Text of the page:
New faster analytical technique could help address quality control issues
Consumers of Ginkgo biloba herbal products, offered in alternative medicine circles as a remedy for just about everything from dementia to impotence, may not be getting their money's worth, according to a new study by scientists at the University of Idaho. Using a new analytical chemistry technique they developed specifically to examine Ginkgo samples, the researchers found variations of up to tenfold in the Ginkgo products they tested.
"Consumers seldom can be sure exactly what they are buying," says chemistry professor Chen Wai, Ph.D., lead researcher for the study, which will appear in the July 15 print issue of the peer-reviewed science journal Analytical Chemistry, published by the American Chemical Society, the world's largest scientific society. The report initially was published on the journal's Web site on May 29.
"The large variation of active ingredients found in Ginkgo biloba products could be a problem for the consumers," the researchers write in the journal article.
Ginkgo products are based on herbal extracts from the leaves of the Ginkgo biloba tree, also known as the maidenhair tree, which first appeared on Earth during the time of the dinosaurs about 200 million years ago. Widely marketed as a way of improving mental alertness and slowing the development of Alzheimer's disease, Ginkgo supplements are among the top selling herbal products in both Europe and the U.S. and have long been a staple of Chinese herbalists.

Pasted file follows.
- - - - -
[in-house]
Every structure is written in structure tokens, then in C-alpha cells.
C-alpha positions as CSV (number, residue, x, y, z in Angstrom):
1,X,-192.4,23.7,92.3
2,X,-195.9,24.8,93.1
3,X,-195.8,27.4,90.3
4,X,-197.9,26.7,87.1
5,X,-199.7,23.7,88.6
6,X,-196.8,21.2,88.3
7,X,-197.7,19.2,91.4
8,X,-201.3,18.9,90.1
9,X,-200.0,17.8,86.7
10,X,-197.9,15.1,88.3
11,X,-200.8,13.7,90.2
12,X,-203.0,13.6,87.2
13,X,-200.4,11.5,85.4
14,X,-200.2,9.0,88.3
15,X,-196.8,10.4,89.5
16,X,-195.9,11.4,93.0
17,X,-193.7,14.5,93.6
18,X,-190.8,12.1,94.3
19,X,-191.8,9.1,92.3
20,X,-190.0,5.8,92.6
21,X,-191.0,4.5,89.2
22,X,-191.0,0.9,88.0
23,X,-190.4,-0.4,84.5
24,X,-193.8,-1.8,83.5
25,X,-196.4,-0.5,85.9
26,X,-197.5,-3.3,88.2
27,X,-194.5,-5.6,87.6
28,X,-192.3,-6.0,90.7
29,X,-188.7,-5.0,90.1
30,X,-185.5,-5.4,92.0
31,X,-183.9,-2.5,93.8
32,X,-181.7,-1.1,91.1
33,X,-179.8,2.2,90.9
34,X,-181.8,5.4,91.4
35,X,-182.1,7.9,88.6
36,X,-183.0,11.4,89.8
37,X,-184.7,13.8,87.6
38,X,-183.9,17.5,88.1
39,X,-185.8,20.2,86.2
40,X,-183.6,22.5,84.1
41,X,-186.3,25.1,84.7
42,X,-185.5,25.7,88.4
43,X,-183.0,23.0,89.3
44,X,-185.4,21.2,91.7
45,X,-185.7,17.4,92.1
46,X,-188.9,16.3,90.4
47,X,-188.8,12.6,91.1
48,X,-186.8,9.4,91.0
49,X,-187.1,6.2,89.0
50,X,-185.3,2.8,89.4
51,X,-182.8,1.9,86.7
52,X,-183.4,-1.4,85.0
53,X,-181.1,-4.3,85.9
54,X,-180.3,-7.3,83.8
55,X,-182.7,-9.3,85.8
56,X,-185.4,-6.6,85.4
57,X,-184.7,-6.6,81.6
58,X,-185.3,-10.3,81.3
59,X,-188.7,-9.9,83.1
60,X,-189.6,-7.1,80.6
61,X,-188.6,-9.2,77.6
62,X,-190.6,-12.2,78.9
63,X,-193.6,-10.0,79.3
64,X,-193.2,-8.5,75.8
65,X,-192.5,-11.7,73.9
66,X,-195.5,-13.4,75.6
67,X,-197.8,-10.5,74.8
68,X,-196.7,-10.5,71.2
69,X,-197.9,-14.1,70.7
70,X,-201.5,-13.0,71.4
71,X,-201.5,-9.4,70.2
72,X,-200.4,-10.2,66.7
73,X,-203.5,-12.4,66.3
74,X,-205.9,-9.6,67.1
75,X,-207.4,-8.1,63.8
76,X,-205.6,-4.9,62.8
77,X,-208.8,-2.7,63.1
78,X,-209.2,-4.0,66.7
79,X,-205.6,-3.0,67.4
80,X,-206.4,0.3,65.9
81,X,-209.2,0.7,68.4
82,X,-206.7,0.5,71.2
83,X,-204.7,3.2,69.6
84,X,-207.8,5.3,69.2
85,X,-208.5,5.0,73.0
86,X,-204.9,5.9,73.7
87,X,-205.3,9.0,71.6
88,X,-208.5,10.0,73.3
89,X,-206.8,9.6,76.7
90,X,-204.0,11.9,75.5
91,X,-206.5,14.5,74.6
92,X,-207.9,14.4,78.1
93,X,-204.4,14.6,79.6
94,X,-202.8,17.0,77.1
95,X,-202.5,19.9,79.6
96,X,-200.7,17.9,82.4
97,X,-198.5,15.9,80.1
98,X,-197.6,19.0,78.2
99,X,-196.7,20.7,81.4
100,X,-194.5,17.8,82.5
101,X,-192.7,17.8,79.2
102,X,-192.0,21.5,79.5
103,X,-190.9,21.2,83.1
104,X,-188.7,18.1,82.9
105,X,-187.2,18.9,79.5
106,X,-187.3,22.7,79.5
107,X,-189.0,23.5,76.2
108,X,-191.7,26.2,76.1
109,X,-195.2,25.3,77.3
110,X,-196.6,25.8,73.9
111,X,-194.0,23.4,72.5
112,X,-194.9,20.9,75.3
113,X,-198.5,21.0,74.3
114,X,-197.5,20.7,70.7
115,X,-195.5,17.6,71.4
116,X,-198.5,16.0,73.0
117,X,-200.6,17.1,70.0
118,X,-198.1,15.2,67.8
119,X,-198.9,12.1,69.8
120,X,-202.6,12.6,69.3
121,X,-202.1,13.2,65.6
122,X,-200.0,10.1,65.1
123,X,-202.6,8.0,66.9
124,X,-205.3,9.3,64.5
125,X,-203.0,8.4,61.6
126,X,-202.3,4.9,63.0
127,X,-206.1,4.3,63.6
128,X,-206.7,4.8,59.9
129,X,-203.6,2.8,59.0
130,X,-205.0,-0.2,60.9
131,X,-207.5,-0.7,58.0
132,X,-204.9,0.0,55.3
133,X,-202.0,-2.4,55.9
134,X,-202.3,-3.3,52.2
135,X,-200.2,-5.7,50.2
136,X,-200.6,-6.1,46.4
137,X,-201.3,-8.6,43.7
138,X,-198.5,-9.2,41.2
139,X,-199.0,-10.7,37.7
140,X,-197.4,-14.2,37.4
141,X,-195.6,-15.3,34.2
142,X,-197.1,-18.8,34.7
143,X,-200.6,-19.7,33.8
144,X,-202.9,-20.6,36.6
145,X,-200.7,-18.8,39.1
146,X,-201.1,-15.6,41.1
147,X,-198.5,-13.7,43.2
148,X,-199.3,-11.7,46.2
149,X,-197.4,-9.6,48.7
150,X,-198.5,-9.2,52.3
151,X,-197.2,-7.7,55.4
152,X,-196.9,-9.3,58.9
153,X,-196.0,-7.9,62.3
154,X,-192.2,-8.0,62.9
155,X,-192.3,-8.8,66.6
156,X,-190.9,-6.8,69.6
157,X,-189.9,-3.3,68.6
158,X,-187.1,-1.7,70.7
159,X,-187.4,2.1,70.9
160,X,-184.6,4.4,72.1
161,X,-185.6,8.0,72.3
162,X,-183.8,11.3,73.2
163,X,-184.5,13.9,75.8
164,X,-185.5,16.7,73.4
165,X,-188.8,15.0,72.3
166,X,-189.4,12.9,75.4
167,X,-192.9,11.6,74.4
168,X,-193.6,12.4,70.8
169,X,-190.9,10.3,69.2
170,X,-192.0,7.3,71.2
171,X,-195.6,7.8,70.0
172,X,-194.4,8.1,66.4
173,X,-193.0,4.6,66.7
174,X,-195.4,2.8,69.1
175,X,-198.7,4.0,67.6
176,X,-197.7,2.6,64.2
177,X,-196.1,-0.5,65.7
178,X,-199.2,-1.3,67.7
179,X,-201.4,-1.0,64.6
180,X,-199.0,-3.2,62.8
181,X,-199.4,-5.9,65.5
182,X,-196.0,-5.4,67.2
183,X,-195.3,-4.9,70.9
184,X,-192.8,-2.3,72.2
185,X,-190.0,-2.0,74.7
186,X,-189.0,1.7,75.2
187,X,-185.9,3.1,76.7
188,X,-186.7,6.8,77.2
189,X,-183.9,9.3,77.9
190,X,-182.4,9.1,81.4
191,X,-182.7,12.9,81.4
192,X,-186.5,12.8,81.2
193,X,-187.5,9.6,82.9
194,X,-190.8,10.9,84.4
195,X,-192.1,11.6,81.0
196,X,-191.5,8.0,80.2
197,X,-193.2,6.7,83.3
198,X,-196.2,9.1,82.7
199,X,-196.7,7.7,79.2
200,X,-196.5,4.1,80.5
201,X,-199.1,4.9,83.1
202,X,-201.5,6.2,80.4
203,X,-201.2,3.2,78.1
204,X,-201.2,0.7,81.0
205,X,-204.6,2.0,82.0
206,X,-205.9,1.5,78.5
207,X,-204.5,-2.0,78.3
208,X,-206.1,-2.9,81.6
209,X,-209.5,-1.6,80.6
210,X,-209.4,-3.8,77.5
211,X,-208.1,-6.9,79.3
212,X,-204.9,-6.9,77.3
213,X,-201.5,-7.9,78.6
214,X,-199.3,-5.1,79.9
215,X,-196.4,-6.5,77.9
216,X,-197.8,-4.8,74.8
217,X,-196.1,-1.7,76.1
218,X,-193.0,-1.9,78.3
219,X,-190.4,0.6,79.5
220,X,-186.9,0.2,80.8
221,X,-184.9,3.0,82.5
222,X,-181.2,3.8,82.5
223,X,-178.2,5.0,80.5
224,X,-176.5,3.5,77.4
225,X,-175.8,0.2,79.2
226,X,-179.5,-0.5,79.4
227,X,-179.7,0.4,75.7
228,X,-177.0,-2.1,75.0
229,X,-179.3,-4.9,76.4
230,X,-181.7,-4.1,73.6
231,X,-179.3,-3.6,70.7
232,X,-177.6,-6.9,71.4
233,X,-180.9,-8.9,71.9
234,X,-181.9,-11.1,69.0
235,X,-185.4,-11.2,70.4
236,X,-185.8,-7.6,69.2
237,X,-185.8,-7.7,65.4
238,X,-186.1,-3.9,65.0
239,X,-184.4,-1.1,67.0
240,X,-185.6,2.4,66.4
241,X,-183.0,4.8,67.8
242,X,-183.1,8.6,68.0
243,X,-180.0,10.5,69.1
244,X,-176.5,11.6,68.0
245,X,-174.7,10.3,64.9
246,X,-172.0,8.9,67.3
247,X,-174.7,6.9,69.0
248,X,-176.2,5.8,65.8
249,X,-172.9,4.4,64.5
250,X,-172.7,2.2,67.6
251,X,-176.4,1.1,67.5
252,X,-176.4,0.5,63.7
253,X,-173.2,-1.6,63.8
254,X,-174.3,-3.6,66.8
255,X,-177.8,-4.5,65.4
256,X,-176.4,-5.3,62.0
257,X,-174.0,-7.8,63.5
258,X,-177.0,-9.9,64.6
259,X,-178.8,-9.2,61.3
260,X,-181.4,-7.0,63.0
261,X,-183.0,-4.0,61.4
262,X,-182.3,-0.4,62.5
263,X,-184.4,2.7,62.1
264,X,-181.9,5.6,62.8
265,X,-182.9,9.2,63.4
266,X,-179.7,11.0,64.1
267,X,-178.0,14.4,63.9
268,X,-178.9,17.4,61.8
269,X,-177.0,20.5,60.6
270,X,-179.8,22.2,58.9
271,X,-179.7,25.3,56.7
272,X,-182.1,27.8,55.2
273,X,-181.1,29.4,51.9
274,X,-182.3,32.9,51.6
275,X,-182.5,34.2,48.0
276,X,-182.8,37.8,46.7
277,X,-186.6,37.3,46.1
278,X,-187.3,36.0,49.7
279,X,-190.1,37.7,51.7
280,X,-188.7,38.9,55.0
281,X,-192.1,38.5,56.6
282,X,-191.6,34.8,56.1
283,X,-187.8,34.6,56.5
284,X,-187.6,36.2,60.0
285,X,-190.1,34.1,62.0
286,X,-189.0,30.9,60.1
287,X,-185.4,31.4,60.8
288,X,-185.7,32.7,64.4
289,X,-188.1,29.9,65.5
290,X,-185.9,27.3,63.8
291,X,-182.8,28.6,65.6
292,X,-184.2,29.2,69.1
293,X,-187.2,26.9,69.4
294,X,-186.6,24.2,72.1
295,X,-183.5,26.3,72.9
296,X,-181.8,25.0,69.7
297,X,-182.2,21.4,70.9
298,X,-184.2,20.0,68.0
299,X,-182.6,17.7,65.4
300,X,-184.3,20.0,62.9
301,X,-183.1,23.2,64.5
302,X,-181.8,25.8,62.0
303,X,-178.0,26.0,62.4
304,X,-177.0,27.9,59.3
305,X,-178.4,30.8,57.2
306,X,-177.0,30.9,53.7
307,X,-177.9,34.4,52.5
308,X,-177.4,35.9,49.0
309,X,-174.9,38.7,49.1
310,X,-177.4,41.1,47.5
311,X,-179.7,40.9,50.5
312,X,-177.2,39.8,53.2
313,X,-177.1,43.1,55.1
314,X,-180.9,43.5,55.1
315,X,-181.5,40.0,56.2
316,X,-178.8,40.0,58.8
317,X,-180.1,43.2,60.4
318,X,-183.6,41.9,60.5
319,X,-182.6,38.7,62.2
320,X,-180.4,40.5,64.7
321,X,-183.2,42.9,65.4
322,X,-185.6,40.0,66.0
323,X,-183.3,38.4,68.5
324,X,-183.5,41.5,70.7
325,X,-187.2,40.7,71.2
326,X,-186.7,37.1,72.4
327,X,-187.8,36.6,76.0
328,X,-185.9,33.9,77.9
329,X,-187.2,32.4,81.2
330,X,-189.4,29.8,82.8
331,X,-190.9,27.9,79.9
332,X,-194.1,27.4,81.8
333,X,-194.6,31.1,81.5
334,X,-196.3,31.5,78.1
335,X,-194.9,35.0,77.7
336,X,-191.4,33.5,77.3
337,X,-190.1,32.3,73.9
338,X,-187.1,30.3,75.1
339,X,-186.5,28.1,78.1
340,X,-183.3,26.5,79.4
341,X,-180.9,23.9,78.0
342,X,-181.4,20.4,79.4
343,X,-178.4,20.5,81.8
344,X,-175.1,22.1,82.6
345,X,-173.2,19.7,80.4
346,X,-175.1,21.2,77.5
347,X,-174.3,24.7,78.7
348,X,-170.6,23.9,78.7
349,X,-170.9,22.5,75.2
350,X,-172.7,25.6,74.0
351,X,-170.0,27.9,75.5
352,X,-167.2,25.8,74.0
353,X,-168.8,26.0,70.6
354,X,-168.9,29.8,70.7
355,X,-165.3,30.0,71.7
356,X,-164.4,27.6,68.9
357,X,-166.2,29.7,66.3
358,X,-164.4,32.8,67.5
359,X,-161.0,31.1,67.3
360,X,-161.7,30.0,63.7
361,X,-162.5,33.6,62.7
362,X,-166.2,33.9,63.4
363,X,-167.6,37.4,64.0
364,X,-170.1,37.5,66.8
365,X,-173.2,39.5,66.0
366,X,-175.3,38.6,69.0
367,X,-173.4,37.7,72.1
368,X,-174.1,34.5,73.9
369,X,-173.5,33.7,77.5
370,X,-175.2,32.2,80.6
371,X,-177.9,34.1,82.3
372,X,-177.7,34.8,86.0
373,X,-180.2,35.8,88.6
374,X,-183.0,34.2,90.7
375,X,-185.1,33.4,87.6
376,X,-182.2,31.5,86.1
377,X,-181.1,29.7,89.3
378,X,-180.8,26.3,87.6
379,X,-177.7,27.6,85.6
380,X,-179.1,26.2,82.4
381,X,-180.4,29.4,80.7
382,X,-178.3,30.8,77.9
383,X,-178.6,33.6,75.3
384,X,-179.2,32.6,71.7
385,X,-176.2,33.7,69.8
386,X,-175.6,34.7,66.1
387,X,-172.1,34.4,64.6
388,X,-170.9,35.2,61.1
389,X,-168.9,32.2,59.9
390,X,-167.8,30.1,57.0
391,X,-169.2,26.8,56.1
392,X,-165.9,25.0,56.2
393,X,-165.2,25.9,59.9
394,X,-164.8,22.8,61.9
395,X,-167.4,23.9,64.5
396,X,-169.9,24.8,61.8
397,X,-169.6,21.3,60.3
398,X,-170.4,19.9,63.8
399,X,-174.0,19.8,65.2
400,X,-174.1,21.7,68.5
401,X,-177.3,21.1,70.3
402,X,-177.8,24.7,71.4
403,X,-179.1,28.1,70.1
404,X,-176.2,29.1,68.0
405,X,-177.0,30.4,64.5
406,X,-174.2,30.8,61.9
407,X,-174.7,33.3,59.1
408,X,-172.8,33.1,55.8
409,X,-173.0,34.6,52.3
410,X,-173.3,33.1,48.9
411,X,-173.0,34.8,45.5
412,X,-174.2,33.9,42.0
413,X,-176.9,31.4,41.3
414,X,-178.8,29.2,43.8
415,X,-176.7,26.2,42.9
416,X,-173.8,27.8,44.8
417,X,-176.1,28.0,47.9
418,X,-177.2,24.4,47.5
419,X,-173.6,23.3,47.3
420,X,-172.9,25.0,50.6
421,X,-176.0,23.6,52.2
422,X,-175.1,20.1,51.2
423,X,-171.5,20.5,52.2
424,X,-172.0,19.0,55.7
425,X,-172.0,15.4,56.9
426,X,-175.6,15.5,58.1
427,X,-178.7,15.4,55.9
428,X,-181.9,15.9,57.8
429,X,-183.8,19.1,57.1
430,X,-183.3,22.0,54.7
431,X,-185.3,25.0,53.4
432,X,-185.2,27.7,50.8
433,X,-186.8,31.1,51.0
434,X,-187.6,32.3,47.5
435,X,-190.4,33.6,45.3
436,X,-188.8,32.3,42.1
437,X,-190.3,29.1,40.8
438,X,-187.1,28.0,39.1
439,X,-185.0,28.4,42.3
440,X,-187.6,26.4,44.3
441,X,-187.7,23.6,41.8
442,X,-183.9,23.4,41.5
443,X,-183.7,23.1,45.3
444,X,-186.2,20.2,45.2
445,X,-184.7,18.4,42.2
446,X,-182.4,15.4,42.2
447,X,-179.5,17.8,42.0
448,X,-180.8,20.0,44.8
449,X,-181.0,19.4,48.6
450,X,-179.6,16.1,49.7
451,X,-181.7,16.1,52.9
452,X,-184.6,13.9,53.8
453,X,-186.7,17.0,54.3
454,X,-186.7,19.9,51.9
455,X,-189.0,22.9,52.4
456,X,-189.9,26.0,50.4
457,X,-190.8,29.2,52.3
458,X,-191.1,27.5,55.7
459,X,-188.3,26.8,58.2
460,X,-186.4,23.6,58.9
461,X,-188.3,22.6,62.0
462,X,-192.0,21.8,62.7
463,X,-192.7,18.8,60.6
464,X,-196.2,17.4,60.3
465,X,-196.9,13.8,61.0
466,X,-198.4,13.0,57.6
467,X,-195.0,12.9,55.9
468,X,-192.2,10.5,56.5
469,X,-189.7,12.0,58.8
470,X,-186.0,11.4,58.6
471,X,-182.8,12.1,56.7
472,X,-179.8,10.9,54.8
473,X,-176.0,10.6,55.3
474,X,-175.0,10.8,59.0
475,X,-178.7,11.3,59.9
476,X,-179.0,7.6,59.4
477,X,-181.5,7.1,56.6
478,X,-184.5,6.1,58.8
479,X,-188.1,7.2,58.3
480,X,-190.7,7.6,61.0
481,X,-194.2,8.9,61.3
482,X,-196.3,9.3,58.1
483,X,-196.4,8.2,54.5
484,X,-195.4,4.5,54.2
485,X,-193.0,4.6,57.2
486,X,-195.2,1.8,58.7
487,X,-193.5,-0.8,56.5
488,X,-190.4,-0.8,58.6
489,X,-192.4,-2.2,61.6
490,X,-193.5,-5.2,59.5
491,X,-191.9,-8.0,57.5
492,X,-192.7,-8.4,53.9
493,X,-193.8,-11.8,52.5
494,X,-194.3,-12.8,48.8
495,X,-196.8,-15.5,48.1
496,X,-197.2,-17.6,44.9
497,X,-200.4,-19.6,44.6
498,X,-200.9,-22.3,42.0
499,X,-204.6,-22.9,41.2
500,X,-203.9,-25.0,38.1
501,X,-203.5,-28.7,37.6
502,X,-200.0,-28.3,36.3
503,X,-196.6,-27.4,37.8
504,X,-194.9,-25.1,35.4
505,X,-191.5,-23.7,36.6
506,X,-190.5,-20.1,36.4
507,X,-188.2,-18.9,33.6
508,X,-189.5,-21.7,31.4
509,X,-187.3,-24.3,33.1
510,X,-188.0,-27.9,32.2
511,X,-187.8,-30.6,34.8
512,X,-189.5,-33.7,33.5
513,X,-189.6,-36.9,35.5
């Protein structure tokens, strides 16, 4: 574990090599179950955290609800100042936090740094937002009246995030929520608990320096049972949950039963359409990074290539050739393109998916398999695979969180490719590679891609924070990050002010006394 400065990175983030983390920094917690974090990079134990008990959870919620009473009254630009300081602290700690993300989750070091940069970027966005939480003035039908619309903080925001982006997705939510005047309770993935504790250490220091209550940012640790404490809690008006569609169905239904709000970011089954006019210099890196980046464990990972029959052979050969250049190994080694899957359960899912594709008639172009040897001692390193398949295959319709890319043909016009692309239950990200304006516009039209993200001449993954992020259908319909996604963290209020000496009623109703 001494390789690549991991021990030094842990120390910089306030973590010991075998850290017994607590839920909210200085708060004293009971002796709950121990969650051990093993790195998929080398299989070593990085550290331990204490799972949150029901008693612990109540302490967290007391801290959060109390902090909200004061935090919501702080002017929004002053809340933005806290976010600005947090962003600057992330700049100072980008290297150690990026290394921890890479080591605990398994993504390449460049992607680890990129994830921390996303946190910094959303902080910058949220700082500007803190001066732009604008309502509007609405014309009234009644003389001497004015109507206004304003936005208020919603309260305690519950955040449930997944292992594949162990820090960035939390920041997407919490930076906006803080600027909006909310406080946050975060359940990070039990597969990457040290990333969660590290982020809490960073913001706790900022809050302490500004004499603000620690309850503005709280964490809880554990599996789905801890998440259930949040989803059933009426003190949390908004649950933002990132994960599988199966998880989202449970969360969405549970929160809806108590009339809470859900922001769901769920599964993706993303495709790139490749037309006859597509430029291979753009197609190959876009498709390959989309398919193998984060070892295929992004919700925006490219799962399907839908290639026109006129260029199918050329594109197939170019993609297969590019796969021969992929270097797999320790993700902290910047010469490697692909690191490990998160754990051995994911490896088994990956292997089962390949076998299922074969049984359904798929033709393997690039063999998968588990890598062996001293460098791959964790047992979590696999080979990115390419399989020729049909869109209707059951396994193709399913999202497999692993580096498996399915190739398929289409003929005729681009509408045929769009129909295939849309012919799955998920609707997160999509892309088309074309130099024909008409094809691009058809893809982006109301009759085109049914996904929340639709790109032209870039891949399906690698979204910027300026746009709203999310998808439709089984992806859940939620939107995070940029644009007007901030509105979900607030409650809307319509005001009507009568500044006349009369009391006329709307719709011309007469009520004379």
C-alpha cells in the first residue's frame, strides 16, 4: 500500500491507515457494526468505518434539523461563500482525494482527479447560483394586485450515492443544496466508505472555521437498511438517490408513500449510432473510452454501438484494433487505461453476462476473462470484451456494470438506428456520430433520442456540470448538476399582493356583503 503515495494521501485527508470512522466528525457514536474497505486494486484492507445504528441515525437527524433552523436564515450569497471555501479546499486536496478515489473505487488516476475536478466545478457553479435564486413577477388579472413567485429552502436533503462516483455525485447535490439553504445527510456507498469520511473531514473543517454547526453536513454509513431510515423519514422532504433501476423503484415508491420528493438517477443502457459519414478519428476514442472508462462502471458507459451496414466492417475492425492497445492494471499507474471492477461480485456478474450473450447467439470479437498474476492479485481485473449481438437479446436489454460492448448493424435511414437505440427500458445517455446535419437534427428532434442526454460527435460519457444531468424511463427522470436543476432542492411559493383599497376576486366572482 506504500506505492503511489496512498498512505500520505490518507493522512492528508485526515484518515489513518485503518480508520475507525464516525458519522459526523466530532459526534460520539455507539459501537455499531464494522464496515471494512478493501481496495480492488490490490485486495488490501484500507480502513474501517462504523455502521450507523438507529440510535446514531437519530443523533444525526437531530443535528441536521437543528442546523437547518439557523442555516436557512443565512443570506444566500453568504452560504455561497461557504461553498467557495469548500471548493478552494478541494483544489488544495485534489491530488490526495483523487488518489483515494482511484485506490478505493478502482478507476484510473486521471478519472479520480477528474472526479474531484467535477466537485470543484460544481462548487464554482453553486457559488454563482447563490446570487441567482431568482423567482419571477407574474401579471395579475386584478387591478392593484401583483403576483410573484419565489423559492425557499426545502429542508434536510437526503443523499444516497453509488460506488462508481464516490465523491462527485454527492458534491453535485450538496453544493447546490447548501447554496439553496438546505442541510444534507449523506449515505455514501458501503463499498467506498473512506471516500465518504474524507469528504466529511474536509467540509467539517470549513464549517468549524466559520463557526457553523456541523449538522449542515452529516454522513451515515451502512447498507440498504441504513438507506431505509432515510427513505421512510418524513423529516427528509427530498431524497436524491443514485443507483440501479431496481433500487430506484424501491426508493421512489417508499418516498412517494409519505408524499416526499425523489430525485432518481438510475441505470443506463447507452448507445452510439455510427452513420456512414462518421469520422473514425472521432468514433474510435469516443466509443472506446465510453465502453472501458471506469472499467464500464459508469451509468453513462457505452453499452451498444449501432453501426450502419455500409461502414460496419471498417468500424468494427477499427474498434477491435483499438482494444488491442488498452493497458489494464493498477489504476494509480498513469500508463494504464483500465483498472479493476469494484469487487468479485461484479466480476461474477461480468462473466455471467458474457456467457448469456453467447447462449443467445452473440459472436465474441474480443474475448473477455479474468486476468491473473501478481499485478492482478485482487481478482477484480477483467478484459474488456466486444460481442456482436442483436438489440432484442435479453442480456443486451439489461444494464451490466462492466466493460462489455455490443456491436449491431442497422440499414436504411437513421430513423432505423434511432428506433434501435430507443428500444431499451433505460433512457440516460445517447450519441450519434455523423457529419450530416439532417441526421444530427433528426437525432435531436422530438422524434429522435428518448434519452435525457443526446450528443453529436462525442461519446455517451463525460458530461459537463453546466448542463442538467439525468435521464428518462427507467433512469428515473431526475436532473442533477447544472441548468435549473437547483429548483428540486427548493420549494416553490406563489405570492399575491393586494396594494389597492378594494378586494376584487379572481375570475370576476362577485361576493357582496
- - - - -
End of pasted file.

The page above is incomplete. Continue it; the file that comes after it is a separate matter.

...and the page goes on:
Chemical substances known as ginkgolides and bilobalide, found in the leaves of
the tree, are believed to be the most pharmacologically active compounds, say
the researchers. However, they point out, as is the case with many herbal
products, the active ingredients are usually present in only trace amounts along
with large quantities of other compounds. Determining the amount of ginkgolides
and bilobalide in Ginkgo produ
Contact: Charmayne Marsh
American Chemical Society